Monday, December 1, 2003

OutlookPower reviews Visnetic Mail Server 6.0


By David Gewirtz

I owe the folks from an apology. I've been using -- relying on -- their Visnetic Mail Server now for well over six months, and I pretty much forgot all about it. This review is the story of a product that's worked so well, we forgot to write the review.

Let me start off by introducing Visnetic Mail Server 6.0 and then letting you know more about our intense use of it. Visnetic Mail Server is a mail server. It hosts email addresses, provides POP3, SMTP, IMAP, LDAP services, along with remote administration capabilities. This secure email server also features TLS/SSL support, built-in anti-spam and integrated antivirus support. The Pro version of the mail server includes multiple domain support, real time monitoring and ODBC support. It also offers a Web email client.

"It just worked. Seriously. No kidding."

We're an Exchange shop -- hey, we publish OutlookPower, whadya expect? Had Visnetic Mail Server been out back when we made the decision to go with Exchange, we might have decided to use Visnetic Mail Server instead. The fact is, though, we do all our user email support through Exchange.

Because of this, we only tested a small subsection of Visnetic Mail Server's capabilities -- the core engine. You see, we use Visnetic Mail Server as the mail transport agent that sends out all of ZATZ' weekly newsletters, including the one you're reading now.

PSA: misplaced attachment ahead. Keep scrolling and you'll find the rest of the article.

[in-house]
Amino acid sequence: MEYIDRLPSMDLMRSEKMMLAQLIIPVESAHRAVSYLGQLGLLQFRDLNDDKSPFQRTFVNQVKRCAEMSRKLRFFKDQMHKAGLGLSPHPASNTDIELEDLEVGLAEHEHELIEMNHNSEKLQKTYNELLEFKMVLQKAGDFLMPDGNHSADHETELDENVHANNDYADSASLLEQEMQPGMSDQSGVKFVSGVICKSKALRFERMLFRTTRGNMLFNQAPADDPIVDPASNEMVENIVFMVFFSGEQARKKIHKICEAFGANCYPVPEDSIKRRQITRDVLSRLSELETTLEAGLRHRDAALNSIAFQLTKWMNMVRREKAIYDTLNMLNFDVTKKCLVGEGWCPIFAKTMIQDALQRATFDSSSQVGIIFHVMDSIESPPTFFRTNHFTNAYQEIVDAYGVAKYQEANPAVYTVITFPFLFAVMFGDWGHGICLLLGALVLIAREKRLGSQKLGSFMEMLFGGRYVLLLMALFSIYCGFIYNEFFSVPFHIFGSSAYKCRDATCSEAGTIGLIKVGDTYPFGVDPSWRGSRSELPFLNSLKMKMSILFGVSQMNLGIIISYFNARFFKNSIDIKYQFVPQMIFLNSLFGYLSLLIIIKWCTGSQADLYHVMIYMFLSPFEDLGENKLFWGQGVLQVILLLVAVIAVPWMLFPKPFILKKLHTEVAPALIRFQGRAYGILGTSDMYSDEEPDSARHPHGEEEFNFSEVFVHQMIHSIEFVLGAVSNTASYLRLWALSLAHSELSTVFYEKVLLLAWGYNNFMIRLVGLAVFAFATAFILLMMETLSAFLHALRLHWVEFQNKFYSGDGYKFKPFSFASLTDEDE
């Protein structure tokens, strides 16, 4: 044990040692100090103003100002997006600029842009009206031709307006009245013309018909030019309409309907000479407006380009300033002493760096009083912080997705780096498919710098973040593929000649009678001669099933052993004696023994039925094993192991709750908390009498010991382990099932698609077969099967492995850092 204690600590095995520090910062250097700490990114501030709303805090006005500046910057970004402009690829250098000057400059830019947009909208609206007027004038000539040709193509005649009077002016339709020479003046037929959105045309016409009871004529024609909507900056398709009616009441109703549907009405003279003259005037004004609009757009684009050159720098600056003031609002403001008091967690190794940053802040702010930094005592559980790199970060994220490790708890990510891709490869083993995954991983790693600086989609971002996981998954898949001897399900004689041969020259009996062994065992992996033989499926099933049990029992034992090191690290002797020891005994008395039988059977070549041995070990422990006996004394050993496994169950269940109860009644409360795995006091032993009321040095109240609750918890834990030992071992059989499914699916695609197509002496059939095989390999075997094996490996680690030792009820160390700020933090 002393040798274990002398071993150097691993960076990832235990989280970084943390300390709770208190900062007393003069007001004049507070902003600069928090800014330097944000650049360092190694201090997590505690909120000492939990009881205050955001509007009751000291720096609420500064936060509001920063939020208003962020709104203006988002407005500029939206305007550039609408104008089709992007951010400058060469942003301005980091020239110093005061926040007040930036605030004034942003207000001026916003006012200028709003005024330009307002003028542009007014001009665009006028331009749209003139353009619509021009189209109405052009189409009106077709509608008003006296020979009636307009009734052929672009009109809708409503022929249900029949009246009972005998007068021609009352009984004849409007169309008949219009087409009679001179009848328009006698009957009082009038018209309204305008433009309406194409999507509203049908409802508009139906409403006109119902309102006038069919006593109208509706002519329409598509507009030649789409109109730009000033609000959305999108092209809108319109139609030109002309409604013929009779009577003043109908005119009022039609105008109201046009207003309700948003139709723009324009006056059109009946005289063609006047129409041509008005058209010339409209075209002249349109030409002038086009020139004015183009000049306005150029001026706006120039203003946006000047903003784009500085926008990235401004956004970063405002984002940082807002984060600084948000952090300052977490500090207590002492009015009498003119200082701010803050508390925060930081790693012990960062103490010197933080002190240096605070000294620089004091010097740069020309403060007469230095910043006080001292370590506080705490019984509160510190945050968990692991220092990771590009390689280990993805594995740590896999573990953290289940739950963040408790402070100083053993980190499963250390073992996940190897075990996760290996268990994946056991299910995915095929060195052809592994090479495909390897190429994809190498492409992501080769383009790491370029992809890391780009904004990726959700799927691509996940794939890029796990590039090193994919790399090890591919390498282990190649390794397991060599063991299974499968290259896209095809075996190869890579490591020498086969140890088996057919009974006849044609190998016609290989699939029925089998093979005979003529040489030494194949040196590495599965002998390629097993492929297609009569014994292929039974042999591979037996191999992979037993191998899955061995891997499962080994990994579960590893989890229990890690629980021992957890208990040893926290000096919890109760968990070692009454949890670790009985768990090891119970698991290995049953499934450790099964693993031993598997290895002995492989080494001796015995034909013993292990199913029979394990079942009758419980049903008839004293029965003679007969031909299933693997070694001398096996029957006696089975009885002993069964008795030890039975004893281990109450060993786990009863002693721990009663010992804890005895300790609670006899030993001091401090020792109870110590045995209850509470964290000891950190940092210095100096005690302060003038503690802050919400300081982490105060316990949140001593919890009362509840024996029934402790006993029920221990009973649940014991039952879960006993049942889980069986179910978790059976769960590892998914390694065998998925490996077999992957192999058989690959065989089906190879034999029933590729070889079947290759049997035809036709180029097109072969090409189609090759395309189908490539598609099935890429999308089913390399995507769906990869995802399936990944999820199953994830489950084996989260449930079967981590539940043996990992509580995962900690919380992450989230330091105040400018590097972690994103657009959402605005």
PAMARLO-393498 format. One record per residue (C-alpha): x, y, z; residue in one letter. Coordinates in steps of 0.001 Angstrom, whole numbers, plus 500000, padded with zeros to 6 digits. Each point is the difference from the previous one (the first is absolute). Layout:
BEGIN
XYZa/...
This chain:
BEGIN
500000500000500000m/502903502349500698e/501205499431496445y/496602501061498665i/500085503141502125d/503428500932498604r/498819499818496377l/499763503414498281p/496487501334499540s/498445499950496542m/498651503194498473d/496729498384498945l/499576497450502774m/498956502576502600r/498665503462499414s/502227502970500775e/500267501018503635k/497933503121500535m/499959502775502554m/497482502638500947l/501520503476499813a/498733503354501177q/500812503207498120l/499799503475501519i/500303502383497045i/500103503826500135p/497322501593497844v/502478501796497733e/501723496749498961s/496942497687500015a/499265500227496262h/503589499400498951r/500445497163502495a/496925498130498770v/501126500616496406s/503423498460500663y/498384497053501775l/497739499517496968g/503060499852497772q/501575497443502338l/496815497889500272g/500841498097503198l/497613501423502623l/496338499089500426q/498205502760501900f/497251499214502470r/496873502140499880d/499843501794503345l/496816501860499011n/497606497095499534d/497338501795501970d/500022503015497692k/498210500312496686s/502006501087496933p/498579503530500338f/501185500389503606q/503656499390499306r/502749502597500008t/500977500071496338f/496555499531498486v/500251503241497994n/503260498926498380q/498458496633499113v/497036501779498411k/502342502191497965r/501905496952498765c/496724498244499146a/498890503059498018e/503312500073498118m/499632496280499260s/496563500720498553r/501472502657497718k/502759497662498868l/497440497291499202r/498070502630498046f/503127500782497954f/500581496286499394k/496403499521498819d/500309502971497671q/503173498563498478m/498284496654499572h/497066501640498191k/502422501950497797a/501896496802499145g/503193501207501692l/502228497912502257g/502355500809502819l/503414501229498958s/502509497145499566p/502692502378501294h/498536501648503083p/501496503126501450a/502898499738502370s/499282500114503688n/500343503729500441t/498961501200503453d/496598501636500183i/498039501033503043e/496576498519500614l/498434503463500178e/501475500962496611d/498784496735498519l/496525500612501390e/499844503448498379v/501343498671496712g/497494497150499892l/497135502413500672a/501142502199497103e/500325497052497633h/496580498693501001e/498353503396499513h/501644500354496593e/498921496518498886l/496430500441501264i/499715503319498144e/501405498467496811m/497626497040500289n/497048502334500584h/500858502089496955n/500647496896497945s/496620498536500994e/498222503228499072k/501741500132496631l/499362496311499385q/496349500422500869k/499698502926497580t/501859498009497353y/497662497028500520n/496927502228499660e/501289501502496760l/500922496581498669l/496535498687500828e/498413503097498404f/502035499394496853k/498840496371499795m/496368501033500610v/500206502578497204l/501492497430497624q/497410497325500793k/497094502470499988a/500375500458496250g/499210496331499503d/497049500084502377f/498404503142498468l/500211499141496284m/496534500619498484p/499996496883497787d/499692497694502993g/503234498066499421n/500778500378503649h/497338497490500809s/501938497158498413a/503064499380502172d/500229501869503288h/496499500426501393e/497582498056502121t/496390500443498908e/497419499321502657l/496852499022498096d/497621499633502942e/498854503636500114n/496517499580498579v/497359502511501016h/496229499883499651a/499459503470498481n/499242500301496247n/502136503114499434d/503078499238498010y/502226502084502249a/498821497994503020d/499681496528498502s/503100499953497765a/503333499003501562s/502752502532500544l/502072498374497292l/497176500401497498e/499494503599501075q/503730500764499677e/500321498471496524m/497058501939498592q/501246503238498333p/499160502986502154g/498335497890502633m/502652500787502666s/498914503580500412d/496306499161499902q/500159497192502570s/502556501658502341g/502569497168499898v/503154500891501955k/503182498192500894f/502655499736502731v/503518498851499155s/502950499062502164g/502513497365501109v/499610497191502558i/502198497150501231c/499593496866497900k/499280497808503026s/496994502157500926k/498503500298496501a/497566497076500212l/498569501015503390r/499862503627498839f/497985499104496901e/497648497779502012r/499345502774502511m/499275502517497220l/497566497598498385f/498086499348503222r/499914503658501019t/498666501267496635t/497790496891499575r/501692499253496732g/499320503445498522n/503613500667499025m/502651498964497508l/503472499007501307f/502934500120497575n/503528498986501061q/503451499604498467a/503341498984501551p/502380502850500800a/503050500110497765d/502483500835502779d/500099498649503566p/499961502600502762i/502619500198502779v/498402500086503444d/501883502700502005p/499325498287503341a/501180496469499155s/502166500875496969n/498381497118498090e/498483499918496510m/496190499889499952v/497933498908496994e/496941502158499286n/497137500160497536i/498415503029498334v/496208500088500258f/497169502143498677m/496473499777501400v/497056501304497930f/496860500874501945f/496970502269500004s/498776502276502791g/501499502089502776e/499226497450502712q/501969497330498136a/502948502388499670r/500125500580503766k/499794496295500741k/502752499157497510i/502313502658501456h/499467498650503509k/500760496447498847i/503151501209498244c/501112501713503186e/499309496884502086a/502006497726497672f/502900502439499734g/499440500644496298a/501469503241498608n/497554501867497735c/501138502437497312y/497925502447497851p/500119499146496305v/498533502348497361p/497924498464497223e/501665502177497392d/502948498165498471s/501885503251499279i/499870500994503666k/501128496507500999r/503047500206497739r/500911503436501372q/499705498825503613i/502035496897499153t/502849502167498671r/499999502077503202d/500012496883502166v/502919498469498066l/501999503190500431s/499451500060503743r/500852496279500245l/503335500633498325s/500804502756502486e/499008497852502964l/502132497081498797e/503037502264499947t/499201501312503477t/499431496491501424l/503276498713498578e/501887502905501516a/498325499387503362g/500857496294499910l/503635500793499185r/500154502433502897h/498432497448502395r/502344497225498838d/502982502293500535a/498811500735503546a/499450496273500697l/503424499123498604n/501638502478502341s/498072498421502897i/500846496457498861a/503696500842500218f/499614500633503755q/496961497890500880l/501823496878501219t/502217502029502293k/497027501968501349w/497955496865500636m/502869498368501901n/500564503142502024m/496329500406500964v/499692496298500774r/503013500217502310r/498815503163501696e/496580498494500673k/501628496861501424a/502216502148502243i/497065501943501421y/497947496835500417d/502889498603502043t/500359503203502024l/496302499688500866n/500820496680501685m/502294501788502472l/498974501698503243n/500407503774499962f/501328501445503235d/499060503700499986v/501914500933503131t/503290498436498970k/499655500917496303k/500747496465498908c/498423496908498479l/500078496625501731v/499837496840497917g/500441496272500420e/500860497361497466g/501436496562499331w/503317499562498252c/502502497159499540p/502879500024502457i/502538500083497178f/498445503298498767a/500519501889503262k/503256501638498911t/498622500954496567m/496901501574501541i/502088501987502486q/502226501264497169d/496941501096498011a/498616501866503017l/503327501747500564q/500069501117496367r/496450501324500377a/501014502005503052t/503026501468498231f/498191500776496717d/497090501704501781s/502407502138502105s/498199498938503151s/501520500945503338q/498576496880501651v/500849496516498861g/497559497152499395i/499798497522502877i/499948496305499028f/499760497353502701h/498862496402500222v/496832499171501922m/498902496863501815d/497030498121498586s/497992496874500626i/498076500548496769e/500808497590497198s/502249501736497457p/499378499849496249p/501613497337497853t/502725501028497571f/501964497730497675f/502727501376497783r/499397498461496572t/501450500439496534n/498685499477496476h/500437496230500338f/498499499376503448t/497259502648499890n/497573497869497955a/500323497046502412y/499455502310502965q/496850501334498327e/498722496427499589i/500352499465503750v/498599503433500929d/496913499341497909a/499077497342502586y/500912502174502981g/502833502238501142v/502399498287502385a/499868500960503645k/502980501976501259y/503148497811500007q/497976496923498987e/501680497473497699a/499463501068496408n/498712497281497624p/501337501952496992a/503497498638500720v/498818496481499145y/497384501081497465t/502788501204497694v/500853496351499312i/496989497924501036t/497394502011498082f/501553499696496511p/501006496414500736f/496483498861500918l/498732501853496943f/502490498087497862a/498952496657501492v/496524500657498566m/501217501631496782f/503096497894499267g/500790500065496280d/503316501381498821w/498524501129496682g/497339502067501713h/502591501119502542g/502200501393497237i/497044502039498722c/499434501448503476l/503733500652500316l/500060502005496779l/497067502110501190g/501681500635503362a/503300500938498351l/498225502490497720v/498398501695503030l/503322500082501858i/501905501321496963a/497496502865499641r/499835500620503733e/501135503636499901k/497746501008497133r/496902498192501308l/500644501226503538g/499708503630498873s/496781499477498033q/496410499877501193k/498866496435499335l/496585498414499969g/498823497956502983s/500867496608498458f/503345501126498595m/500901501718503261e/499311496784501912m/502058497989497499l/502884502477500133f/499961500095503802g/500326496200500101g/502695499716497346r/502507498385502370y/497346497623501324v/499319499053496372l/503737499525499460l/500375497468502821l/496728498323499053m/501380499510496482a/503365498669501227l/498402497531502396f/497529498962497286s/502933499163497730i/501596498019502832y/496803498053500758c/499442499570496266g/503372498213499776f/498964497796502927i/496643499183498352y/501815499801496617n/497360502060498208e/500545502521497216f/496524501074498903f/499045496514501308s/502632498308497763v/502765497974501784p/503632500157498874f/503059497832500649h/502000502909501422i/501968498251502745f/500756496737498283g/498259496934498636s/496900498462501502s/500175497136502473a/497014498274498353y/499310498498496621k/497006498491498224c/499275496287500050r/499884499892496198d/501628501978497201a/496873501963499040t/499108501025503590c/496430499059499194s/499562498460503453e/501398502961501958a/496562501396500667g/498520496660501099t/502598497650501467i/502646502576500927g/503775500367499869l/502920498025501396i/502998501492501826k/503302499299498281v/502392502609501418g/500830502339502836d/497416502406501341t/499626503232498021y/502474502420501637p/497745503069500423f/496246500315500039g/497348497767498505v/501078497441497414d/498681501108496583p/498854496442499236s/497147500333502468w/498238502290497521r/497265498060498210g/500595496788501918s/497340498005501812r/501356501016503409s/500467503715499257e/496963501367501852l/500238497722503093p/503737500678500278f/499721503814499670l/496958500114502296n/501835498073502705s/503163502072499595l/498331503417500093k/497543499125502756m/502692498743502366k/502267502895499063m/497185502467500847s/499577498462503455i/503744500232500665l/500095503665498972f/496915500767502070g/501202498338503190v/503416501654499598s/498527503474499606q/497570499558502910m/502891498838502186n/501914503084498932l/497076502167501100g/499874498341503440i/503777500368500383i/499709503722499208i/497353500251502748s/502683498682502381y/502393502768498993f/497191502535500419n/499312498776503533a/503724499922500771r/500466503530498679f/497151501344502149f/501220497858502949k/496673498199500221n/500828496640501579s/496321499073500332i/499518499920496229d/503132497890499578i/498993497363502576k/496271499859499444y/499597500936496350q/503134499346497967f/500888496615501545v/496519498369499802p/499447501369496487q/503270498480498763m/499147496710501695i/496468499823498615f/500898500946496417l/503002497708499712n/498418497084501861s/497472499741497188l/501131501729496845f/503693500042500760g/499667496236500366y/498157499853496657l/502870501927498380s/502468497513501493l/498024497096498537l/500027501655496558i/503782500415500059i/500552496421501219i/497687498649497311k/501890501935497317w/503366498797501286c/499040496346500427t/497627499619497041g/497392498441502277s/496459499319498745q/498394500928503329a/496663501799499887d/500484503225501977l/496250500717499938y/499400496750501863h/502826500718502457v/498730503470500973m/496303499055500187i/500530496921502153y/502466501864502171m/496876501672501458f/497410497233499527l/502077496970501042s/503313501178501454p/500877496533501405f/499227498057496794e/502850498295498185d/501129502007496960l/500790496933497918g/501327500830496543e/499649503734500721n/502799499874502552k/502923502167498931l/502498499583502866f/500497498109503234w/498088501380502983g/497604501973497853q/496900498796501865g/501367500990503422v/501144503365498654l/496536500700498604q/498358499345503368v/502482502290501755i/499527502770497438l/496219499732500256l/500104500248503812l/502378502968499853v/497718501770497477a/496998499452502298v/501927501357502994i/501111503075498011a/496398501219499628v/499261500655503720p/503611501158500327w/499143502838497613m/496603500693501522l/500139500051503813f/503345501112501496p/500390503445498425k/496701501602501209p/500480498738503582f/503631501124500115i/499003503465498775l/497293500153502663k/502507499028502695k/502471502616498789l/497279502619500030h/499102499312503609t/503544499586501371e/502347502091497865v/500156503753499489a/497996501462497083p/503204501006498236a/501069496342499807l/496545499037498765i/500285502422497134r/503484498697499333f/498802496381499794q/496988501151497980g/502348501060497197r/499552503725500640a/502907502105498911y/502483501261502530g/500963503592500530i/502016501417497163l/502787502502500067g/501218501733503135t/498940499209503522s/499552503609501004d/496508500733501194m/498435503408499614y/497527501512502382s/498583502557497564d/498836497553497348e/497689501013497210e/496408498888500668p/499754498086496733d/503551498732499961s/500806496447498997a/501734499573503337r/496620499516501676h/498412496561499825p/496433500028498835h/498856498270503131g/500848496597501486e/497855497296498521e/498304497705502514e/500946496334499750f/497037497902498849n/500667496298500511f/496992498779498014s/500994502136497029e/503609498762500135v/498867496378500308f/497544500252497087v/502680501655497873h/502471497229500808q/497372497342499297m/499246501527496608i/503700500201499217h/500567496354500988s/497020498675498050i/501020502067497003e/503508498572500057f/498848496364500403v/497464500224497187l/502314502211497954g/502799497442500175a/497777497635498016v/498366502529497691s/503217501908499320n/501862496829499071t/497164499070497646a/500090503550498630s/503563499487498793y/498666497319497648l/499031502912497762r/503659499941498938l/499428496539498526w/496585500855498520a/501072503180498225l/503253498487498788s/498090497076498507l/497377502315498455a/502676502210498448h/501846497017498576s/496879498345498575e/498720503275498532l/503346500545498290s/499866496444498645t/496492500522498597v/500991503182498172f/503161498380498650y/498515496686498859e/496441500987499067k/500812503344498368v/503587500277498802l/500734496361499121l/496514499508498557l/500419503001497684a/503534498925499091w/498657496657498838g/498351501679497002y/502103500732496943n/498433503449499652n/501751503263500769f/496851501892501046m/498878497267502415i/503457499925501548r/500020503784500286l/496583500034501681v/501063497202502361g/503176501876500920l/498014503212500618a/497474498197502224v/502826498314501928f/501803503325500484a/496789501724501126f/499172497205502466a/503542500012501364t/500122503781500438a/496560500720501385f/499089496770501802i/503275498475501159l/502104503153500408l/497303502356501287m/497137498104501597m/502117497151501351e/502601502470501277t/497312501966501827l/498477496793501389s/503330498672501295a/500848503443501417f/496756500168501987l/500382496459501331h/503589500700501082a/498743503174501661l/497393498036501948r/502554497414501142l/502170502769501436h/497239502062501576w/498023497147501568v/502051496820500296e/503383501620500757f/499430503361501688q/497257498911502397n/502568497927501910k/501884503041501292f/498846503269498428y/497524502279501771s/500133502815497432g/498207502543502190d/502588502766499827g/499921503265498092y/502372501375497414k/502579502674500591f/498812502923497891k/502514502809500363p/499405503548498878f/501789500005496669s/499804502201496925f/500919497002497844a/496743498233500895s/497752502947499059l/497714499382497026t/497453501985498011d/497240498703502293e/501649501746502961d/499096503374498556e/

Almost a year ago, we decided to look for the very best list server we could find. We needed one that had failsafe unsubscribe, integrated with our database, and lots more. We looked at products including the very-high end Lyris ListManager, and even open source projects like Mailman. Nothing really suited us. As has long been ZATZ custom, we decided to build it ourselves. OK, I decided to build it myself. This is what happens when the company founder's also an uber-geek.

Fundamentally, a list server consists of a subscriber management interface for subscribing, unsubscribing, and sending messages, a database to manage all the subscribers, and a mail transport agent that's very, very fast and can talk amongst thousands of other email servers to get all that mail out there fast. It also needs to manage the inflowing river of bounces, vacation alerts, unsubscribe requests, and even denial of service attacks.

For the subscriber management interface, I decided to extend ZENPRESS, our patent-pending journal production system. That tool's built in UserLand Frontier, perhaps the most versatile Web application development environment I've ever found. I chose MySQL as the database engine. And I looked at a variety of mail transport agents for the server that sends mail between the servers.